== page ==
This is a big one – it might be limited in your ability to contribute moving forward, but for many Americans who move to the UK after starting their career in the US, you’ve got one or more employer pension accounts, possibly with substantial balances.
For our purposes, the rules are pretty much the same all of this diverse family of accounts: 401(k), Solo 401(k), 403(b), Thrift Savings Plan, 401(a), SEP IRA, and SIMPLE IRA. These all have significant differences from a US resident perspective, in terms of how much you and an employer can contribute, etc., but they’re all “pension schemes” for the purposes of the US/UK tax treaty.
I’m also assuming that you aren’t in a position to contribute further. That’s not necessarily true if you’re self-employed or working in the UK for a US employer – I’ll ignore those cases for the purposes of this post, though. Same with the possibility of opening one of these accounts while in the UK – that could get pretty complicated.
These accounts can also be rolled into an IRA – I won’t explore that option today, but it’s something I want to look into in an upcoming post, especially since it opens the door to a Roth conversion.
You can keep all these plans once you move to the UK, and enjoy the tax advantages in both countries. For some people, rolling them into an IRA may be an even better option – that decision will depend on your specific circumstances.
N/A, you typically can’t contribute while in the UK – if you’re in a less typical situation and are able to contribute, these plans are likely one of your first options, being roughly equivalent to a UK employer pension.
This will depend a lot of the exact plan, but you’re usually looking at a variety of mutual funds – stock, bonds, US, world, etc. Hopefully you’ve got some options for low-cost index funds, but not always.
PFIC and HMRC reporting funds rules don’t apply, since this is a pension and thus covered under the tax treaty (you probably won’t have a PFIC as an option, anyway).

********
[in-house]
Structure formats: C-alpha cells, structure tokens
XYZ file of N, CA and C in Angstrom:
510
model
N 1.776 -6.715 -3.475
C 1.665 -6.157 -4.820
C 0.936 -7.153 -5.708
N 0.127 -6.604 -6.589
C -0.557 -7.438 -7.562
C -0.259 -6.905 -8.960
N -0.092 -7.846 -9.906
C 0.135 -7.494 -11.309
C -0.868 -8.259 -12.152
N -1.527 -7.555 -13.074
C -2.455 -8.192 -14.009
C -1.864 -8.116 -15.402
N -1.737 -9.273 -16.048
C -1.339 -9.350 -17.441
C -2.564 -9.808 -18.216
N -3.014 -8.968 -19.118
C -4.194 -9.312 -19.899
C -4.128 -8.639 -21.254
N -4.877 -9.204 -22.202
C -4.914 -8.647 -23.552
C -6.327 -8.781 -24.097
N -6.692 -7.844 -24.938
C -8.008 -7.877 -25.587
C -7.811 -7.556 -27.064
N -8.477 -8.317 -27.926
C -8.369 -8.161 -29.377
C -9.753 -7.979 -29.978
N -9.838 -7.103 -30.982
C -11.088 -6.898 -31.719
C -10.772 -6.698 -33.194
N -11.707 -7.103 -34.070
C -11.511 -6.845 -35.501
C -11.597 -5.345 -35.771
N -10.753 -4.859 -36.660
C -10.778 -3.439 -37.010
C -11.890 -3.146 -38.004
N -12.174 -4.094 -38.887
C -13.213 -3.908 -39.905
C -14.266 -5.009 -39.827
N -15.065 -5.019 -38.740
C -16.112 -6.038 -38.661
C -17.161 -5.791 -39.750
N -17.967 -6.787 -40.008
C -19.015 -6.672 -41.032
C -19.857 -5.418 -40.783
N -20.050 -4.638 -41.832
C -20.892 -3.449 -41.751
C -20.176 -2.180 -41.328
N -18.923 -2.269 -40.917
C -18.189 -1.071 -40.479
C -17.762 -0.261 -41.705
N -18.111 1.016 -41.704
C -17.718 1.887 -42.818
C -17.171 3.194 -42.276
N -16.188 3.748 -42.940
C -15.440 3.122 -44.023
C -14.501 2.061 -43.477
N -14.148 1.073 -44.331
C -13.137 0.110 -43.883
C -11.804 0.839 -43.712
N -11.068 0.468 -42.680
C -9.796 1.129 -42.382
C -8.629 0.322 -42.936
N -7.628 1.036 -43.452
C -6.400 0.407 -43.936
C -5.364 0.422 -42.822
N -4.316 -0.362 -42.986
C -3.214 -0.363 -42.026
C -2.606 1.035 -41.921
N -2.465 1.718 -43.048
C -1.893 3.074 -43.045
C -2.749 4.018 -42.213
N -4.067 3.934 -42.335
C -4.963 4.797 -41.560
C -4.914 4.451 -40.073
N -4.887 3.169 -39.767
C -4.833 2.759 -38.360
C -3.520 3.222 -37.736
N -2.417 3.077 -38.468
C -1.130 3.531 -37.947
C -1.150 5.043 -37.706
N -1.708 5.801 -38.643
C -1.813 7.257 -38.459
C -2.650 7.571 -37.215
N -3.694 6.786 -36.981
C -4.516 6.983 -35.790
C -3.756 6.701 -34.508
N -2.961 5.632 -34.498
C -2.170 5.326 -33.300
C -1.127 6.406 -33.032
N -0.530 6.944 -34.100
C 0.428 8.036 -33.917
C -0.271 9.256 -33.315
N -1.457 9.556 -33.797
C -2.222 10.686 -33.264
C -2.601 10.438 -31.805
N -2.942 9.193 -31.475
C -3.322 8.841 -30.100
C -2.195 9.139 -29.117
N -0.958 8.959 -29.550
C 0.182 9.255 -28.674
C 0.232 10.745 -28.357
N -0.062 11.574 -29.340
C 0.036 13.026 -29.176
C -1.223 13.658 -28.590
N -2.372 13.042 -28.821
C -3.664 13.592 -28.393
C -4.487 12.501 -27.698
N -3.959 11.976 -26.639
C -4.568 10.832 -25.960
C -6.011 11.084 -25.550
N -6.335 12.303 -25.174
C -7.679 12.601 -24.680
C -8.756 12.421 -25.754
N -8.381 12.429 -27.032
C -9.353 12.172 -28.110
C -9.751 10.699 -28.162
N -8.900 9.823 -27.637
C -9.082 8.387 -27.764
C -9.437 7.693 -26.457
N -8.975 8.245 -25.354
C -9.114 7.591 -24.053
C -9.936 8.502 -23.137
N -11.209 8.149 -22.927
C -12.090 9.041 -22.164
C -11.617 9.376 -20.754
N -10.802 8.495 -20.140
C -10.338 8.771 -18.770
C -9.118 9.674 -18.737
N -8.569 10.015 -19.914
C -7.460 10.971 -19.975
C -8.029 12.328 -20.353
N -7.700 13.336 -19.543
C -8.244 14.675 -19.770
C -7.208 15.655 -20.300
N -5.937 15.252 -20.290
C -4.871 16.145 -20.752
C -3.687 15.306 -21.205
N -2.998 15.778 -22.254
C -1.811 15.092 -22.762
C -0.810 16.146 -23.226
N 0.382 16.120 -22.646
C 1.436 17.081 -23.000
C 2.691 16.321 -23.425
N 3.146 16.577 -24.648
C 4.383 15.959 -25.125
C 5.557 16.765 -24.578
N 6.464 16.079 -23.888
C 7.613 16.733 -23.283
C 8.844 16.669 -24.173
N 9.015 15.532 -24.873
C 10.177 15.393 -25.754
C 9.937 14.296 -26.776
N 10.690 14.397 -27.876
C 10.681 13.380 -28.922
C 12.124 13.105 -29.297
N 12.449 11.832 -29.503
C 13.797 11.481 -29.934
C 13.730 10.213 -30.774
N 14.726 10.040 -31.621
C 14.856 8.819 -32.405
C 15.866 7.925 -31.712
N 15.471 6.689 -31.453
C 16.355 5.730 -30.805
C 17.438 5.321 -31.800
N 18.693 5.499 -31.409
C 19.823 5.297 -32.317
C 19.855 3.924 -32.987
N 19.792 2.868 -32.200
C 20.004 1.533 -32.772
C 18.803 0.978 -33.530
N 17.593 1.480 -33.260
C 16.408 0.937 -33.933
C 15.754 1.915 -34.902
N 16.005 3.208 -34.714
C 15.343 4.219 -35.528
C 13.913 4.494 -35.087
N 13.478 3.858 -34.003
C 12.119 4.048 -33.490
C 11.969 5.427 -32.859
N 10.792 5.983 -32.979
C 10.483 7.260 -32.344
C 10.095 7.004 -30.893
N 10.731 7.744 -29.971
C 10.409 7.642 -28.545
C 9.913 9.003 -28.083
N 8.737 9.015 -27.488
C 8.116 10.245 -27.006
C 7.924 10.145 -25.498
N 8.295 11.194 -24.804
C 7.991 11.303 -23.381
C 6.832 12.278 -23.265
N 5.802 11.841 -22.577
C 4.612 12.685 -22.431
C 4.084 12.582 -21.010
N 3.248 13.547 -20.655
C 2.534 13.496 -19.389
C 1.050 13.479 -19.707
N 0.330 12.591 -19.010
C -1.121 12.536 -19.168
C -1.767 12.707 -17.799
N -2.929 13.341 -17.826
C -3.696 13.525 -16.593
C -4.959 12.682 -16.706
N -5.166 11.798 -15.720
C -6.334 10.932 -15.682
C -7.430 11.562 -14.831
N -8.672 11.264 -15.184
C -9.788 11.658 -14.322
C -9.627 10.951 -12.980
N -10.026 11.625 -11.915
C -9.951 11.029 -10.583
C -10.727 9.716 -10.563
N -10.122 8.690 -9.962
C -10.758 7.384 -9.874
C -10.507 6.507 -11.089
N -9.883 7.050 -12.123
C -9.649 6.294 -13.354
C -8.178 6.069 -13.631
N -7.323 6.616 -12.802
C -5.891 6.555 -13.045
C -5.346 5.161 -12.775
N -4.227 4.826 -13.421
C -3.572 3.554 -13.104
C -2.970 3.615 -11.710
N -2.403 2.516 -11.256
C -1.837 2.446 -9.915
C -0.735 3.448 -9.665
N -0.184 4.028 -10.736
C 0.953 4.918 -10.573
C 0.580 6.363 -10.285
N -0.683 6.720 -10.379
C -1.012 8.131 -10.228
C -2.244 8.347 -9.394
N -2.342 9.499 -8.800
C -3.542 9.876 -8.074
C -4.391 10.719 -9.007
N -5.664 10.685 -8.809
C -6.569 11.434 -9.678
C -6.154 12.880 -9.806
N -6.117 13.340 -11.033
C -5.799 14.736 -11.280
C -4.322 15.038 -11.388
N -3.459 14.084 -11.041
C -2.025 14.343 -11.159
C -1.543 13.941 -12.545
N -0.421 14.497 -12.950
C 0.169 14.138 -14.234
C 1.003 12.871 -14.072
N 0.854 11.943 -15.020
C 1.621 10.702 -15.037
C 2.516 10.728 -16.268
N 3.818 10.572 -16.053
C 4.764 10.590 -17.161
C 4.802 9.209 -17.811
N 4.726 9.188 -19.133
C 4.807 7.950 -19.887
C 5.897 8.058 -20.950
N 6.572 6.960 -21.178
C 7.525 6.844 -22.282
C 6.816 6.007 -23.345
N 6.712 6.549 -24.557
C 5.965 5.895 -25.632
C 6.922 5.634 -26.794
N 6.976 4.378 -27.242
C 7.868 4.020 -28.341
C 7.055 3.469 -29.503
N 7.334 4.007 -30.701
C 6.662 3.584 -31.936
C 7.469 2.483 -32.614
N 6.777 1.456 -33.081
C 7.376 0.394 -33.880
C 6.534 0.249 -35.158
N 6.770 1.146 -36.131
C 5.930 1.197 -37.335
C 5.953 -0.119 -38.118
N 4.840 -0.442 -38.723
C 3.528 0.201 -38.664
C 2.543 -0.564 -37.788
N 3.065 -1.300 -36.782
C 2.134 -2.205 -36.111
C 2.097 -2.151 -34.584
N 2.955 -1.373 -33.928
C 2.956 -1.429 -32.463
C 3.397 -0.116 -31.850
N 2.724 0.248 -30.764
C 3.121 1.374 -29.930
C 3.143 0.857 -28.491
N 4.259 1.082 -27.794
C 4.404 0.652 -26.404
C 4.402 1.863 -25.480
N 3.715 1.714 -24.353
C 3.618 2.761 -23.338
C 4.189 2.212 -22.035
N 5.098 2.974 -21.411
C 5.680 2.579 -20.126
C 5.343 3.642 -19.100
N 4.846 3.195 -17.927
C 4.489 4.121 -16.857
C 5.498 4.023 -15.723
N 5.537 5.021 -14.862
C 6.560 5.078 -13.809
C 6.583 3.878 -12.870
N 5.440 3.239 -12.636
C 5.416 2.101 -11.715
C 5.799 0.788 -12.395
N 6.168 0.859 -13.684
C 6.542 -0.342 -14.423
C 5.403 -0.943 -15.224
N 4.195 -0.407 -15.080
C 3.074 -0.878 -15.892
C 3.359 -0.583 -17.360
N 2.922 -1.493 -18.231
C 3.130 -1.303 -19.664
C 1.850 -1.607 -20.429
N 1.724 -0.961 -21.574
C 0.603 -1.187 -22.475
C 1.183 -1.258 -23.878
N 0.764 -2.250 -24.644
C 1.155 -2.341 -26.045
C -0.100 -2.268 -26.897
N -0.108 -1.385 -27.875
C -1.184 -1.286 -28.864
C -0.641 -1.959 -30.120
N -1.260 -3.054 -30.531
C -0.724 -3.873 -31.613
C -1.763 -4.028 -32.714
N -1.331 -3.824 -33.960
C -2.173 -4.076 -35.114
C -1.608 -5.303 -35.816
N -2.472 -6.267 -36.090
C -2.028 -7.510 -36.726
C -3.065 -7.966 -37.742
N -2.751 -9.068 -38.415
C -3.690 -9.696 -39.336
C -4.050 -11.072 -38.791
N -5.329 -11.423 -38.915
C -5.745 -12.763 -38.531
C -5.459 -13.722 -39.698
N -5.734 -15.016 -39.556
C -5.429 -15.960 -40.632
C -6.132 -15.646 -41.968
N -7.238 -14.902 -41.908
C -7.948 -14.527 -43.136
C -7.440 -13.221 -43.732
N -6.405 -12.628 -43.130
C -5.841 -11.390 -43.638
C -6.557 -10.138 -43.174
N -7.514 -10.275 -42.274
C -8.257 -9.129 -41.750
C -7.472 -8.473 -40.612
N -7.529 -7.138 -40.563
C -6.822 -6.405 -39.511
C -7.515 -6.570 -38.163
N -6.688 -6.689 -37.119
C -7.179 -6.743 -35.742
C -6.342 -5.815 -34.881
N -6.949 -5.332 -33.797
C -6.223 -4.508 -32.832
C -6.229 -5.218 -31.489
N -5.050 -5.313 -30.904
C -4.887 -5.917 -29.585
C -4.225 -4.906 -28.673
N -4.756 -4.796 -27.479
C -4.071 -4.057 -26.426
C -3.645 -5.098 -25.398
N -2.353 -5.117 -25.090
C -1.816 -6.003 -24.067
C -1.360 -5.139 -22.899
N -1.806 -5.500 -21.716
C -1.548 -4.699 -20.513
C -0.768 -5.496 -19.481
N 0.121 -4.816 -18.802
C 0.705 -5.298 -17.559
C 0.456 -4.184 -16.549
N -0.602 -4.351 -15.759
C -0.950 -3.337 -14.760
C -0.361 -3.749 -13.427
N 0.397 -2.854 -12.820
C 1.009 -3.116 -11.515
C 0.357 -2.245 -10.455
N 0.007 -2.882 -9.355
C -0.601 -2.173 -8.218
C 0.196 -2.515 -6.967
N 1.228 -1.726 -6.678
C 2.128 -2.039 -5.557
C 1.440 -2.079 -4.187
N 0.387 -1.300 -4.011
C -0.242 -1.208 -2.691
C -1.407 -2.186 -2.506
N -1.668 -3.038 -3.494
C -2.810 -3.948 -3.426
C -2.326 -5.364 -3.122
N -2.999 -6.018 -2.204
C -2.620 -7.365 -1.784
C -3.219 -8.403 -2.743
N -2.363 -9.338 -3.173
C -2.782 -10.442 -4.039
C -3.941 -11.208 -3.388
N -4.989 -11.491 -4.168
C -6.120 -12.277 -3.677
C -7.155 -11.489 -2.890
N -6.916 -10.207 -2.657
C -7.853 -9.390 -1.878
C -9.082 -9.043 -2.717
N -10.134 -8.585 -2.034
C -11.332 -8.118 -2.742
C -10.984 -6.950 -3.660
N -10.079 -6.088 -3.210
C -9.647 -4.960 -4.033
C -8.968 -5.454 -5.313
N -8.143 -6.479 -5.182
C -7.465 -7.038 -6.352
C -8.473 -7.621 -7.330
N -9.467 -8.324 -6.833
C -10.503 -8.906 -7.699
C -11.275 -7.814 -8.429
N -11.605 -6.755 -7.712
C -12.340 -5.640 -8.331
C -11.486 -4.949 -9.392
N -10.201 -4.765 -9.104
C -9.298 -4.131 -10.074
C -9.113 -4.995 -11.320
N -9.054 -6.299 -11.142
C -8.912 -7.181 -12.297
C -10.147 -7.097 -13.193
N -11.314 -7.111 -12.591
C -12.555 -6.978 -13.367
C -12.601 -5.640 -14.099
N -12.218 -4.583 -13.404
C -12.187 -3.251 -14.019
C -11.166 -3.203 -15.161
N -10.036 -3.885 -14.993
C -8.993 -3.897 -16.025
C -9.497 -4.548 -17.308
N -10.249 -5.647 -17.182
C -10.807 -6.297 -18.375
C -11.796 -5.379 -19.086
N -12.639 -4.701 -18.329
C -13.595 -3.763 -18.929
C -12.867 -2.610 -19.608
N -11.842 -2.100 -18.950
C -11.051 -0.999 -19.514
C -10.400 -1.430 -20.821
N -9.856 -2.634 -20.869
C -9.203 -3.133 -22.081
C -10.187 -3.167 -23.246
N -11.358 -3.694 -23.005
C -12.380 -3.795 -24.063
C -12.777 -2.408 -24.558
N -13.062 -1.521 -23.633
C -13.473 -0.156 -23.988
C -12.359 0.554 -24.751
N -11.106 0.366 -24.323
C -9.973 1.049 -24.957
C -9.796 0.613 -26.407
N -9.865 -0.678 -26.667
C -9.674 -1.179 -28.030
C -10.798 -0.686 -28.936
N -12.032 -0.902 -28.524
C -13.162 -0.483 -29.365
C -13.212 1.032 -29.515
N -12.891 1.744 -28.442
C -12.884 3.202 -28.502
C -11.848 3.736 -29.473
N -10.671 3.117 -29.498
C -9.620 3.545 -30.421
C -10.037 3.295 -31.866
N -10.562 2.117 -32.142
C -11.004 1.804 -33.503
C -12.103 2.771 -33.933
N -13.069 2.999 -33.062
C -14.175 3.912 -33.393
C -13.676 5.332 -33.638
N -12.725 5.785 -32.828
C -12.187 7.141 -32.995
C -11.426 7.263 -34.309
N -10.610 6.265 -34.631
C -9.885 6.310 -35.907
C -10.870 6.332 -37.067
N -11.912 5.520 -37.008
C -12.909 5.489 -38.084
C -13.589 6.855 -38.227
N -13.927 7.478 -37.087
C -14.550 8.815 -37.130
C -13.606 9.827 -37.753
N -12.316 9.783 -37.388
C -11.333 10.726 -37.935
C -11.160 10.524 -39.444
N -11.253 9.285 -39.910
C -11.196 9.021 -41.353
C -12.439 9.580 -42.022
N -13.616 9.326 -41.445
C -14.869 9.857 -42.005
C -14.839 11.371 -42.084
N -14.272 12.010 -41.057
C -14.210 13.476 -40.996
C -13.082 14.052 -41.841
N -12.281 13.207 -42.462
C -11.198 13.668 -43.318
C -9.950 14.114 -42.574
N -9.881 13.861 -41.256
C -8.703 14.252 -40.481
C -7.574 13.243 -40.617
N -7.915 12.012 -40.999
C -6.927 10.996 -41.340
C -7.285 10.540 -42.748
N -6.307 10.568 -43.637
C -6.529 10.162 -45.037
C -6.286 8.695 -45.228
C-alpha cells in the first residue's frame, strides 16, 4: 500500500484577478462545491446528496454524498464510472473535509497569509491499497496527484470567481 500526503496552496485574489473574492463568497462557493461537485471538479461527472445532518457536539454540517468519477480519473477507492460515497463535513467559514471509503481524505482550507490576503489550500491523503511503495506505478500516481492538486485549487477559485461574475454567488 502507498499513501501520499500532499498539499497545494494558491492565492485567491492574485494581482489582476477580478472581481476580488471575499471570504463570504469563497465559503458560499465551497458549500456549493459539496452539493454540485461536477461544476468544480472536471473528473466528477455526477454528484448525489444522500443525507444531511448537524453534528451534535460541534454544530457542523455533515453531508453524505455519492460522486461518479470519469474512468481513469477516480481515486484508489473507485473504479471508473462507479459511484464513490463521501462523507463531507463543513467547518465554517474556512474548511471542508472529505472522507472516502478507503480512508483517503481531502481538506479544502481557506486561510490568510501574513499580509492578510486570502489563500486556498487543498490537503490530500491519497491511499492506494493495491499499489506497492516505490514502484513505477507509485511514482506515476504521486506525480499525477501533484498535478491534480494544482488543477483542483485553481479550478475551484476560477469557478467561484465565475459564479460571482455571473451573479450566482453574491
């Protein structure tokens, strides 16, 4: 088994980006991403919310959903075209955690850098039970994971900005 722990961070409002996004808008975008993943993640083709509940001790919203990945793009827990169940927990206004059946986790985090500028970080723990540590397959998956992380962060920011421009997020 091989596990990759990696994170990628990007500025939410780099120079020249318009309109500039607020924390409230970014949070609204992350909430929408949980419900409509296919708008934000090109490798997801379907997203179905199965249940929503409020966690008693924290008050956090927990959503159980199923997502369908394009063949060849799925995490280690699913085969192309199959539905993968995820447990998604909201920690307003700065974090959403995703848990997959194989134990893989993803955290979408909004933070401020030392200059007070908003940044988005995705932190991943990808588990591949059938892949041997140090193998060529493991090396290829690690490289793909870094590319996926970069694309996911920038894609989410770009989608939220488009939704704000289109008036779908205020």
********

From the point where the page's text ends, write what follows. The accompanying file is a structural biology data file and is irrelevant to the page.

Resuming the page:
Risk & Return
Entirely depends what you invest in – capital at risk, no guarantees.
Typically, you can withdraw from age 59 1/2 without penalties, while earlier withdrawals attract a penalty (with some exceptions). You must usually start taking Required Minimimum Distributions from age 72.
If you’re still working for a US company, there’s an option to retire from that company at 55 and start withdrawals then, although that’s pretty rare for Americans in the UK and has some specific rules.
If it’s a Roth account, you can withdraw the contributions early without paying a penalty, but not any gains.
All over the place, depending on the plan. You might have a great plan with rock-bottom fees, or one with terrible fees. If you’re paying much more than 0.1% or so annually, it may be good to look at an IRA rollover to somewhere with better options.
Tax Treatment – Withdrawals
Simple version, for Traditional accounts.
- If it’s a lump sum payment, the US will tax it but not the UK
- If it’s recurring payments, the UK will tax them. If there’s any US tax withheld, you can claim it as a UK foreign tax credit.
There’s an implied question here – what is a “lump sum”? The treaty uses the term “lump-sum payment” but doesn’t define it, neither does the US Technical Explanation or the UK Double Taxation manual. There are some strongly worded articles out there about US tax on a UK pension lump sum – that’s particularly interesting because of the 25% tax-free lump sum on a UK pension.
There’s no similar tax advantage to taking a lump sum from a US employer pension scheme – it’s all taxable income and now we’re just debating about who you’ll pay the tax to (and how much).
My unprofessional opinion:
- Most people want to do recurring payments anyway, which will help keep you in a lower tax bracket. Taking too much at once, like a lump sum, could fairly easily push you into the UK 40% bracket. Recurring payments are pretty straightforward – you pay UK income tax, and claim back any US income tax.
- If you’re envisaging some way in which a lump sum saves you taxes, talk to a professional – it just gets messy.
For Roth accounts, you’ve already paid tax on the income that you used to contribute to the account, so there’s no tax due on withdrawal. The tax treaty is not 100% clear on this (it doesn’t discuss Roth except for IRAs), but this is the common sense understanding and I haven’t found anybody that disagrees – some cautions about needing to make a treaty-based position on your Self Assessment, so if you have significant Roth balances, it may be worth seeking professional advice to make sure you get it right.